Alcohol Use Disorder: Long-Term Health Effects and How to Reverse Them
Alcohol abuse wreaks havoc on nearly every system in the body. After detox from alcohol—which should be done under the supervision of a medical professional—the body starts to heal. With long-term alcohol abstinence, depending on the level and length of abuse, much of the damage can be reversed.
What Happens to Your Body When You Drink?
After it is consumed, alcohol is absorbed into the blood through the stomach and the intestines. If the stomach has food in it, alcohol stays there longer and the stomach’s enzymes break down more of the alcohol before it enters the intestines. The alcohol then moves from the intestines into the bloodstream and throughout the whole body. As the body has no way to store alcohol like it does proteins, carbohydrates and fats, metabolizing alcohol becomes the priority. It’s the liver’s responsibility to remove alcohol from the blood. But when too much alcohol has been ingested for the liver to process, it takes a toll on the body—starting with the liver, but eventually moving to just about every organ.
Effects of Alcohol on The Liver
One main function of the liver is to get rid of toxins from the blood. Chronic abuse of alcohol puts a significant strain on the liver and can cause liver disease. The three main types of liver disease are:
This is the accumulation of a large amount of fat inside liver cells, making it more difficult for the liver to do its job. It is an early stage of alcohol-related liver disease and is common among heavy drinkers—90-100% of heavy alcohol users have it. However, this can be reversed after at least two weeks of alcohol abstinence.
Alcohol Hepatitis is an inflammation of the liver, often with significant cell death in the liver as well. About 35% of heavy drinkers have Alcoholic Hepatitis. Alcoholic Hepatitis can be reversed with sustained alcohol abstinence, but it can vary depending on the severity. Some people show normal blood work after two years of abstaining from alcohol.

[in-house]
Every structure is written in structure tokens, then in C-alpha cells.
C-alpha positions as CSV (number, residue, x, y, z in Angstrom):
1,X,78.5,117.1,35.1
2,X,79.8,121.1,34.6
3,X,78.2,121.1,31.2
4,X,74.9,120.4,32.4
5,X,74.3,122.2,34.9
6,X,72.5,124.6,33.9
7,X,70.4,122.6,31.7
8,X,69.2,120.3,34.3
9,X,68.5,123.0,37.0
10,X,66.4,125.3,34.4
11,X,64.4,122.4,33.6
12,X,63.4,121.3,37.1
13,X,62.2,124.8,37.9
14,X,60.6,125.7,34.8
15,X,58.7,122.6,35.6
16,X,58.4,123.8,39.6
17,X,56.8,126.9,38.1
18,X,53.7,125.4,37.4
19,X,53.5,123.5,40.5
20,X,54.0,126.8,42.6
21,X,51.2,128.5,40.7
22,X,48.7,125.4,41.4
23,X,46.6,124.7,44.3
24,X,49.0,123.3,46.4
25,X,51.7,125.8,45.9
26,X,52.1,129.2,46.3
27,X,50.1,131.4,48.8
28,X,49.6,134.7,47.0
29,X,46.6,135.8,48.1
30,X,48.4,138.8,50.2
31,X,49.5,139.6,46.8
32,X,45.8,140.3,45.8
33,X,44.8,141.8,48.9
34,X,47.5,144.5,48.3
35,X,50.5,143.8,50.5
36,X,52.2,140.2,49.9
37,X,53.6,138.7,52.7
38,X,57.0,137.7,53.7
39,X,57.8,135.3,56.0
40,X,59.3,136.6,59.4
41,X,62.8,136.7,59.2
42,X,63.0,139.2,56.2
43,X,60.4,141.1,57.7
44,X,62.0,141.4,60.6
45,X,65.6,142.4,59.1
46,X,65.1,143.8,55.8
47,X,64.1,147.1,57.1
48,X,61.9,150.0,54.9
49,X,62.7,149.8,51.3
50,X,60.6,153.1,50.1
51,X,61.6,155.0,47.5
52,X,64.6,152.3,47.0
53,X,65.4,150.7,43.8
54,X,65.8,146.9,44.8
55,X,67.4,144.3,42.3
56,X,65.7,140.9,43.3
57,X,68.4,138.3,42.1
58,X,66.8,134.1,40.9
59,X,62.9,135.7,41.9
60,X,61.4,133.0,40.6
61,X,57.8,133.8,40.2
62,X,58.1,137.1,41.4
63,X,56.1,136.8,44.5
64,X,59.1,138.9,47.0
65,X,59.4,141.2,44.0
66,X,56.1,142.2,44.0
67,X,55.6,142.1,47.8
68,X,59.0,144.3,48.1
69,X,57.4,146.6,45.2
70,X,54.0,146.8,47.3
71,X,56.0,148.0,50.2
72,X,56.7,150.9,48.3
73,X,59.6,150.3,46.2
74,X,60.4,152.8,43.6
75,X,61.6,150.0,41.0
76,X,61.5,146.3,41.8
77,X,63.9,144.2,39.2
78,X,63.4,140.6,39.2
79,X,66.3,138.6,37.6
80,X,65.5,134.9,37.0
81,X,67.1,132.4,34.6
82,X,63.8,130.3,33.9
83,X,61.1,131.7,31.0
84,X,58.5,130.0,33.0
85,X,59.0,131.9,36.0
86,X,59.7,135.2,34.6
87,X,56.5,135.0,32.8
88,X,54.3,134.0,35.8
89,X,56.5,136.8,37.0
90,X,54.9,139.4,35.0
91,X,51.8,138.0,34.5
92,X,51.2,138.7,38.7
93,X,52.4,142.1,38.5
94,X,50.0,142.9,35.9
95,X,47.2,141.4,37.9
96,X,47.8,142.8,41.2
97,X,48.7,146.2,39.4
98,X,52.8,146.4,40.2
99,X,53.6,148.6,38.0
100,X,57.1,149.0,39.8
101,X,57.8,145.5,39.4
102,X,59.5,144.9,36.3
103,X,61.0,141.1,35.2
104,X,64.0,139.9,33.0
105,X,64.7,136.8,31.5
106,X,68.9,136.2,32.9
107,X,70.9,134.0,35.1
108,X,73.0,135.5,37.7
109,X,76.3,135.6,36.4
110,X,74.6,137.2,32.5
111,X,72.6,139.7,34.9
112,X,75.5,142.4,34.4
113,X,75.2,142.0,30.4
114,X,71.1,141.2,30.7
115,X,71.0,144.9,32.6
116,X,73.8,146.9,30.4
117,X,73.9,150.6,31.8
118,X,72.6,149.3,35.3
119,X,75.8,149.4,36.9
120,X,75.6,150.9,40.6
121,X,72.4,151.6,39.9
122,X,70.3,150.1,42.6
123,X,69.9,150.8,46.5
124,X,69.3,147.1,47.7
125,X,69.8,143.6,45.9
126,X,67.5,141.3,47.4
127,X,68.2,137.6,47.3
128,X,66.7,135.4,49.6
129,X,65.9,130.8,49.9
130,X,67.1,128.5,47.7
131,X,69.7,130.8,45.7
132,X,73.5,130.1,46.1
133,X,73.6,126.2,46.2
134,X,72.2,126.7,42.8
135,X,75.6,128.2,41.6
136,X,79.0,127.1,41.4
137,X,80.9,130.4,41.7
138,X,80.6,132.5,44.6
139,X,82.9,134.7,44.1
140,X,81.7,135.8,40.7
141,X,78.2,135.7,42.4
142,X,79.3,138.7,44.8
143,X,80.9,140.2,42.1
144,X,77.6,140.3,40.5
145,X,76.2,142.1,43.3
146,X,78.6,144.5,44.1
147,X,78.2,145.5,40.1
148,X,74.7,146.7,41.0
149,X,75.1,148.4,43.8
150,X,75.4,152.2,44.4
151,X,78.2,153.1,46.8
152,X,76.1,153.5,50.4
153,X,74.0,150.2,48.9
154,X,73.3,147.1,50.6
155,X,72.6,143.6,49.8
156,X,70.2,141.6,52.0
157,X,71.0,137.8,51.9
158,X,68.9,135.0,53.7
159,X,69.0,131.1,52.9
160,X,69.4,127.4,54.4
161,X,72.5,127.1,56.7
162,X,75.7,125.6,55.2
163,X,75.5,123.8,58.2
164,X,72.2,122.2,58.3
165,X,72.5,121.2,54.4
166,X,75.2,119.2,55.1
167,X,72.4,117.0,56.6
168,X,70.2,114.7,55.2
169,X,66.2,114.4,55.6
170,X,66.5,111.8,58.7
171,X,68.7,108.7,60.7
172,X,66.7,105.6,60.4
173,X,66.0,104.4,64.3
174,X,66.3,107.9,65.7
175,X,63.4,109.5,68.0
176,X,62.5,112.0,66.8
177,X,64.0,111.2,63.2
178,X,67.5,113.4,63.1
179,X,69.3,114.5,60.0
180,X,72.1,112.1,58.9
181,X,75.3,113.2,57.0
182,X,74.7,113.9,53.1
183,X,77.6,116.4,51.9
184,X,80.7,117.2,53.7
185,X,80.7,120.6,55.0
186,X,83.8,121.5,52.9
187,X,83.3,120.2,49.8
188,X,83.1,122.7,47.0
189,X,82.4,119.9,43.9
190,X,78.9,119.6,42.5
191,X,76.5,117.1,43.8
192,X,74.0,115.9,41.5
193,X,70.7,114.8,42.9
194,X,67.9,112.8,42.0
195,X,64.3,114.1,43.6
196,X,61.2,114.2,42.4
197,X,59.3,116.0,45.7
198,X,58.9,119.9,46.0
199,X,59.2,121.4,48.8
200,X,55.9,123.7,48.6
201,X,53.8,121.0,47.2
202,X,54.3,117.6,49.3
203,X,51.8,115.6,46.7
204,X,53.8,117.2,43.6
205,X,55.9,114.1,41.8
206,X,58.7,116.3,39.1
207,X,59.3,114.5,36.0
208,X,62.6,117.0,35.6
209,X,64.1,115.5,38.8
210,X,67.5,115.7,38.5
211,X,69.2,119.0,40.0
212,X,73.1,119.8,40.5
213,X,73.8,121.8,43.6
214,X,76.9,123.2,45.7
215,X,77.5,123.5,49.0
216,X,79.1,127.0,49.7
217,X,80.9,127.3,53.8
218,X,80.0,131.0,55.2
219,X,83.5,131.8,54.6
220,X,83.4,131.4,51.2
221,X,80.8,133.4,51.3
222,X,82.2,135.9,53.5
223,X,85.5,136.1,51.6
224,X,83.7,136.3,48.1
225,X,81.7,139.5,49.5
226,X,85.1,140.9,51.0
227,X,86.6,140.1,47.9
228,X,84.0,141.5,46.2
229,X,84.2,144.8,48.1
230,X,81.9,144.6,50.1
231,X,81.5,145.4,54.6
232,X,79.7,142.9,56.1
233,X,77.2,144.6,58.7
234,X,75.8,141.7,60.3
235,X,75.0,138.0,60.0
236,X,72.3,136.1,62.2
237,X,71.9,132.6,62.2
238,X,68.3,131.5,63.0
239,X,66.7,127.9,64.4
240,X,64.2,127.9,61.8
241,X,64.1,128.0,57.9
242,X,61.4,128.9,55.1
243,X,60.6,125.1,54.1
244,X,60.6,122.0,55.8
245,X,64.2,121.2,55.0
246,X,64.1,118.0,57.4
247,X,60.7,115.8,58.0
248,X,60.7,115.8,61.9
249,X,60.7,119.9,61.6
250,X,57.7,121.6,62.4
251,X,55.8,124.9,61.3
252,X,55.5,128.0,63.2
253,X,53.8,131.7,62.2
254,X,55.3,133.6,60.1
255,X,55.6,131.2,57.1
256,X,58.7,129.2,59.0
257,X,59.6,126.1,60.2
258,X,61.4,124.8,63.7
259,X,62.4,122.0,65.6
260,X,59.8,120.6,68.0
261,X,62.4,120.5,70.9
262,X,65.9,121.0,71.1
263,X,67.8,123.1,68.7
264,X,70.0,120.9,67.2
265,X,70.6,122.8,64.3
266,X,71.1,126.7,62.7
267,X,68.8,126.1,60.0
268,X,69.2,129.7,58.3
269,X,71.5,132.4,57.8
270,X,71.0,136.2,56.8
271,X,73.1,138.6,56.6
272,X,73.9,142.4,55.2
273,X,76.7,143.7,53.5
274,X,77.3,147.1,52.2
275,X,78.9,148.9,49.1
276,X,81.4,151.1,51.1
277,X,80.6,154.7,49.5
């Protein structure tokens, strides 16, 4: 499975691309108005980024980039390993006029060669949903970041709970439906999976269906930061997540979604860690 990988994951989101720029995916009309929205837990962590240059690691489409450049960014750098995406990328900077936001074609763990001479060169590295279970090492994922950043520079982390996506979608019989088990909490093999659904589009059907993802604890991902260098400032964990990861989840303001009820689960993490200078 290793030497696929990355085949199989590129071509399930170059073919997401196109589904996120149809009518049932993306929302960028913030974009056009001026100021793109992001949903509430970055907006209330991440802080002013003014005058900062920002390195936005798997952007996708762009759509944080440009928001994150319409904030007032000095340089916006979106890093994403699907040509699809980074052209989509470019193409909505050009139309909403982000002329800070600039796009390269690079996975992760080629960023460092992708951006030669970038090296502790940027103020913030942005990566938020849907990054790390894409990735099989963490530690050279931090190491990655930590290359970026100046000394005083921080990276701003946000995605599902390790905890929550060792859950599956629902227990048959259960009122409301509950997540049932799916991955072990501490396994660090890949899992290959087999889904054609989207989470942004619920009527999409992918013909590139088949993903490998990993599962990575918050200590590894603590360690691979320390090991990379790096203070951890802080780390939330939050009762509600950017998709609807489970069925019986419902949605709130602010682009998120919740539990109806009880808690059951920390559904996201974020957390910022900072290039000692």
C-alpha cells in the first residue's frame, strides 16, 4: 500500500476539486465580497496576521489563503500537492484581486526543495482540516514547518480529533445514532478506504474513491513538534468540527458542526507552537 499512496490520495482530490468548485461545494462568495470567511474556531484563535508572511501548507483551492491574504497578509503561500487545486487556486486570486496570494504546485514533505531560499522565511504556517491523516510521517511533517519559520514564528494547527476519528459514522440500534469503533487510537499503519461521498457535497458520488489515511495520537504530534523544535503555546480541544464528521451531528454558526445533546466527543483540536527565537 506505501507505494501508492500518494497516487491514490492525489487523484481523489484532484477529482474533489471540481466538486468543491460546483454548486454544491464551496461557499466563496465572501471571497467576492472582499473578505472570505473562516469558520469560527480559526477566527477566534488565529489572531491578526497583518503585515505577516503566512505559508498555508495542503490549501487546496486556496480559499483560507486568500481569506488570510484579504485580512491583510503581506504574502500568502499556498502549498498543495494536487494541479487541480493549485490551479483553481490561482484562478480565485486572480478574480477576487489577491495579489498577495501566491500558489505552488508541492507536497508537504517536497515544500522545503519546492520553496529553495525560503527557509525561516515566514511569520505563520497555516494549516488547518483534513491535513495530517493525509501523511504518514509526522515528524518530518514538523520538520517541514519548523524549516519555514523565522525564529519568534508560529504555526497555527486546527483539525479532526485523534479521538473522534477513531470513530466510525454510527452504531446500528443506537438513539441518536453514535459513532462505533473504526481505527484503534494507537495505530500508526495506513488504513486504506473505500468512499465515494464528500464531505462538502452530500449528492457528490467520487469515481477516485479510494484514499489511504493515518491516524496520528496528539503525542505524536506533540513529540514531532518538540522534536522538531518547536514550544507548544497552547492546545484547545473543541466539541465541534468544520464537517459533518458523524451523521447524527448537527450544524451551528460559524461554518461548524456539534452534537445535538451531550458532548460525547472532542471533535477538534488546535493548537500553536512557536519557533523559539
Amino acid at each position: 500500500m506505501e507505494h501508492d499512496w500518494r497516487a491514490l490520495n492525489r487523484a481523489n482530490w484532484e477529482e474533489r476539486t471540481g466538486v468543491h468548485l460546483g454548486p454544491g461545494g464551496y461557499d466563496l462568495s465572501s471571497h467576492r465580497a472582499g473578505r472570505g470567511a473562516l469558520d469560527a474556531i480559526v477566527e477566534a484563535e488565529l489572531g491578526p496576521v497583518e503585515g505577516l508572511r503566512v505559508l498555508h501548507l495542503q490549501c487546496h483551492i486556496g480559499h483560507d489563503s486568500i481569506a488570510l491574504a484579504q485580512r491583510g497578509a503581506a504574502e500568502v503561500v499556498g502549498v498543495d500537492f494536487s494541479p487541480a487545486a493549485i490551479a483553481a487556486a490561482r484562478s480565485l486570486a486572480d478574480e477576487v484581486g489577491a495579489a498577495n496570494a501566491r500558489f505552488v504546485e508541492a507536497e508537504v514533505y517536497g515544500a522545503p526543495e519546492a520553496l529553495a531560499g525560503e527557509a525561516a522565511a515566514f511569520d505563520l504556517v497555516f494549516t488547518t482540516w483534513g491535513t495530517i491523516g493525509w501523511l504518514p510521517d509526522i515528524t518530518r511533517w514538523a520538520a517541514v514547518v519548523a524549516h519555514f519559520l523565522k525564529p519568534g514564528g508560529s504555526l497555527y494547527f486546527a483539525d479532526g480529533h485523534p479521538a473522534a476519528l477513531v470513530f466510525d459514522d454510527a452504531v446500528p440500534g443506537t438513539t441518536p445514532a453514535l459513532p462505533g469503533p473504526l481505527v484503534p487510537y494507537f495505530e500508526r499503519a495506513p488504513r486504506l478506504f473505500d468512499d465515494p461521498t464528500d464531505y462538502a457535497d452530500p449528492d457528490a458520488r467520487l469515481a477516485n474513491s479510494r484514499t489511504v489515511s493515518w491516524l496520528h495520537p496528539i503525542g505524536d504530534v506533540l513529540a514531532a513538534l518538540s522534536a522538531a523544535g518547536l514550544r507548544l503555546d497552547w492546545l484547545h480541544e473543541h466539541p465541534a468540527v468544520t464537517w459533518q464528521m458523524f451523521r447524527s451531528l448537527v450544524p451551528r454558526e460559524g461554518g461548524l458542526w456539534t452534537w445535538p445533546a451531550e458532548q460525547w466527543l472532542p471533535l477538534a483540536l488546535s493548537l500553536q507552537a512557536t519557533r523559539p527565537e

This is the most serious form of liver damage—when the functional liver cells die and are replaced by scar tissue. This condition is life-threatening and occurs in 10-20% of chronic heavy drinkers.
Effects of Alcohol on the Cardiovascular System
Chronic heavy drinking can lead to high blood pressure. This may thicken the arteries, significantly increasing the risk of heart failure or a stroke. Long-term alcohol abuse weakens the heart muscle, a condition called cardiomyopathy. 42% of people diagnosed with cardiomyopathy who continue to drink after being diagnosed die within three years. However, even this most severe level of heart damage may be reversible with alcohol abstinence. After six months of alcohol abstinence there may be noticeable improvement in the heart’s left ventricle. A complete recovery may be possible after about a year and a half.
Effects on the Immune System
Alcohol has numerous and significant effects on the immune system. As the gastrointestinal tract is the way alcohol enters the bloodstream, alcohol affects microbes in the gut linked to immune system functioning. Excessive alcohol consumption has been linked to increased risk of pneumonia. Alcohol can also cause or exacerbate allergies. Immunoglobulin E (IgE)—antibodies produced by the body to fight allergens— are increased in people with Alcohol Use Disorder. Alcohol abstinence can reverse these effects after about six months, depending on the severity and length of drinking.